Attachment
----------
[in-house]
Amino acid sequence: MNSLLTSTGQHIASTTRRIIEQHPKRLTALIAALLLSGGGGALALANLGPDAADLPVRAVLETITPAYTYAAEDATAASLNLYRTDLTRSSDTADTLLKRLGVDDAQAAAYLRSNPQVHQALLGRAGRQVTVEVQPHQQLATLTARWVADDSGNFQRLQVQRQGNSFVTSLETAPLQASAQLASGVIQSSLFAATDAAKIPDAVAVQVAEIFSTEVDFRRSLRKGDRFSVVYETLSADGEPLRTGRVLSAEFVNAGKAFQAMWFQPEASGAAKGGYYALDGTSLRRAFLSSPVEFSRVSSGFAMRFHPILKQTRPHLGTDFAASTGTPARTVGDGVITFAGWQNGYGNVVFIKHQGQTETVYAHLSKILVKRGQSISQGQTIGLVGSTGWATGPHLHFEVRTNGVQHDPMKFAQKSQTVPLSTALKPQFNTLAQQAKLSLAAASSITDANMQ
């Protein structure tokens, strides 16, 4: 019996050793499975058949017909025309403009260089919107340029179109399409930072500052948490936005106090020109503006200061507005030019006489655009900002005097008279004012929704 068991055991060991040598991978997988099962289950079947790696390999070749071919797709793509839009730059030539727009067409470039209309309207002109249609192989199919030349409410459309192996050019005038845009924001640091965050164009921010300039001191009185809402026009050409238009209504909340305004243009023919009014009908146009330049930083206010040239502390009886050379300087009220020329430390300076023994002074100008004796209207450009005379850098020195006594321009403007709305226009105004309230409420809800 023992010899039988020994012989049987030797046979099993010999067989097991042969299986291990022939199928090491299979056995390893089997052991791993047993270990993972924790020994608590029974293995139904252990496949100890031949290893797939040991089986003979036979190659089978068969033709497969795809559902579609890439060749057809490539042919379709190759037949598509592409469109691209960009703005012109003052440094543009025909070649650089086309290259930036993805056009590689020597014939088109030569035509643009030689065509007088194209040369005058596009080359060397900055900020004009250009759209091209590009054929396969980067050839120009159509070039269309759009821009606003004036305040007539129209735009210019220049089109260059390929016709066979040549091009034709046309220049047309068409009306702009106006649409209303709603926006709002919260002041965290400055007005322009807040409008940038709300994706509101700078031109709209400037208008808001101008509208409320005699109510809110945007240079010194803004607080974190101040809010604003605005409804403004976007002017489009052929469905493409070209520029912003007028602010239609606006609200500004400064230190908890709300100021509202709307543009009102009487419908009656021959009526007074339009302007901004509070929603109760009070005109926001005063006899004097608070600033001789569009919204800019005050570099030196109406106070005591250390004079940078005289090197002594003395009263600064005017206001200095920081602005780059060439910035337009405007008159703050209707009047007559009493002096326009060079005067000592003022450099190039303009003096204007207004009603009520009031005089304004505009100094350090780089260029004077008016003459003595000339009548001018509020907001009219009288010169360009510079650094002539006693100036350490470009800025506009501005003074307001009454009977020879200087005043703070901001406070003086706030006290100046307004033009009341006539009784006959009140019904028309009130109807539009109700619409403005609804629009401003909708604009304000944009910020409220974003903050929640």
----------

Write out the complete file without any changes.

[in-house]
Amino acid sequence: MNSLLTSTGQHIASTTRRIIEQHPKRLTALIAALLLSGGGGALALANLGPDAADLPVRAVLETITPAYTYAAEDATAASLNLYRTDLTRSSDTADTLLKRLGVDDAQAAAYLRSNPQVHQALLGRAGRQVTVEVQPHQQLATLTARWVADDSGNFQRLQVQRQGNSFVTSLETAPLQASAQLASGVIQSSLFAATDAAKIPDAVAVQVAEIFSTEVDFRRSLRKGDRFSVVYETLSADGEPLRTGRVLSAEFVNAGKAFQAMWFQPEASGAAKGGYYALDGTSLRRAFLSSPVEFSRVSSGFAMRFHPILKQTRPHLGTDFAASTGTPARTVGDGVITFAGWQNGYGNVVFIKHQGQTETVYAHLSKILVKRGQSISQGQTIGLVGSTGWATGPHLHFEVRTNGVQHDPMKFAQKSQTVPLSTALKPQFNTLAQQAKLSLAAASSITDANMQ
């Protein structure tokens, strides 16, 4: 019996050793499975058949017909025309403009260089919107340029179109399409930072500052948490936005106090020109503006200061507005030019006489655009900002005097008279004012929704 068991055991060991040598991978997988099962289950079947790696390999070749071919797709793509839009730059030539727009067409470039209309309207002109249609192989199919030349409410459309192996050019005038845009924001640091965050164009921010300039001191009185809402026009050409238009209504909340305004243009023919009014009908146009330049930083206010040239502390009886050379300087009220020329430390300076023994002074100008004796209207450009005379850098020195006594321009403007709305226009105004309230409420809800 023992010899039988020994012989049987030797046979099993010999067989097991042969299986291990022939199928090491299979056995390893089997052991791993047993270990993972924790020994608590029974293995139904252990496949100890031949290893797939040991089986003979036979190659089978068969033709497969795809559902579609890439060749057809490539042919379709190759037949598509592409469109691209960009703005012109003052440094543009025909070649650089086309290259930036993805056009590689020597014939088109030569035509643009030689065509007088194209040369005058596009080359060397900055900020004009250009759209091209590009054929396969980067050839120009159509070039269309759009821009606003004036305040007539129209735009210019220049089109260059390929016709066979040549091009034709046309220049047309068409009306702009106006649409209303709603926006709002919260002041965290400055007005322009807040409008940038709300994706509101700078031109709209400037208008808001101008509208409320005699109510809110945007240079010194803004607080974190101040809010604003605005409804403004976007002017489009052929469905493409070209520029912003007028602010239609606006609200500004400064230190908890709300100021509202709307543009009102009487419908009656021959009526007074339009302007901004509070929603109760009070005109926001005063006899004097608070600033001789569009919204800019005050570099030196109406106070005591250390004079940078005289090197002594003395009263600064005017206001200095920081602005780059060439910035337009405007008159703050209707009047007559009493002096326009060079005067000592003022450099190039303009003096204007207004009603009520009031005089304004505009100094350090780089260029004077008016003459003595000339009548001018509020907001009219009288010169360009510079650094002539006693100036350490470009800025506009501005003074307001009454009977020879200087005043703070901001406070003086706030006290100046307004033009009341006539009784006959009140019904028309009130109807539009109700619409403005609804629009401003909708604009304000944009910020409220974003903050929640």